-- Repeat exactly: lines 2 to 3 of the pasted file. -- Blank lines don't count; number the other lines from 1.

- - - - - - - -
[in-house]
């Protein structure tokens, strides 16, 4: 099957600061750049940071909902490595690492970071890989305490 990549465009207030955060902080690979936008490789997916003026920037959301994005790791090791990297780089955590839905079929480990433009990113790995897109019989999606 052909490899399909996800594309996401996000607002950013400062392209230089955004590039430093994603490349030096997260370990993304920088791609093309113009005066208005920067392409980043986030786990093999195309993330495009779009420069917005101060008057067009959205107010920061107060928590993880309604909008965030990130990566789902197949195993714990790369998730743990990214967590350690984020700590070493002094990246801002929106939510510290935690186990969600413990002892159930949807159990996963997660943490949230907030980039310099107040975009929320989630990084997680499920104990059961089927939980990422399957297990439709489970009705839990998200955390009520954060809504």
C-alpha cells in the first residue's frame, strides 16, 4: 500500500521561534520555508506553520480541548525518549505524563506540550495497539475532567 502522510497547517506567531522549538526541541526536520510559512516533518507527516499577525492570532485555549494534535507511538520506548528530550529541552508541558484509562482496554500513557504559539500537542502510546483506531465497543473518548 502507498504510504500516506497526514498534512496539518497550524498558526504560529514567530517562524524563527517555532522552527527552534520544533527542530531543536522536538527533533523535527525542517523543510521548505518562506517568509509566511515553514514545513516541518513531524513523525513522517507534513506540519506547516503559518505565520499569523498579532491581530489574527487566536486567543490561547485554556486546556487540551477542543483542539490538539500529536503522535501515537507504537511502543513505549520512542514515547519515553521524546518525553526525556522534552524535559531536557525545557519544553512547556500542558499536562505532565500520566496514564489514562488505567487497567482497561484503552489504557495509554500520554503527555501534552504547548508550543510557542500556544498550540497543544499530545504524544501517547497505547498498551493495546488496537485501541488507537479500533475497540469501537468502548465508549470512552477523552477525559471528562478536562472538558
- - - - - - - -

């Protein structure tokens, strides 16, 4: 099957600061750049940071909902490595690492970071890989305490 990549465009207030955060902080690979936008490789997916003026920037959301994005790791090791990297780089955590839905079929480990433009990113790995897109019989999606 052909490899399909996800594309996401996000607002950013400062392209230089955004590039430093994603490349030096997260370990993304920088791609093309113009005066208005920067392409980043986030786990093999195309993330495009779009420069917005101060008057067009959205107010920061107060928590993880309604909008965030990130990566789902197949195993714990790369998730743990990214967590350690984020700590070493002094990246801002929106939510510290935690186990969600413990002892159930949807159990996963997660943490949230907030980039310099107040975009929320989630990084997680499920104990059961089927939980990422399957297990439709489970009705839990998200955390009520954060809504």
C-alpha cells in the first residue's frame, strides 16, 4: 500500500521561534520555508506553520480541548525518549505524563506540550495497539475532567 502522510497547517506567531522549538526541541526536520510559512516533518507527516499577525492570532485555549494534535507511538520506548528530550529541552508541558484509562482496554500513557504559539500537542502510546483506531465497543473518548 502507498504510504500516506497526514498534512496539518497550524498558526504560529514567530517562524524563527517555532522552527527552534520544533527542530531543536522536538527533533523535527525542517523543510521548505518562506517568509509566511515553514514545513516541518513531524513523525513522517507534513506540519506547516503559518505565520499569523498579532491581530489574527487566536486567543490561547485554556486546556487540551477542543483542539490538539500529536503522535501515537507504537511502543513505549520512542514515547519515553521524546518525553526525556522534552524535559531536557525545557519544553512547556500542558499536562505532565500520566496514564489514562488505567487497567482497561484503552489504557495509554500520554503527555501534552504547548508550543510557542500556544498550540497543544499530545504524544501517547497505547498498551493495546488496537485501541488507537479500533475497540469501537468502548465508549470512552477523552477525559471528562478536562472538558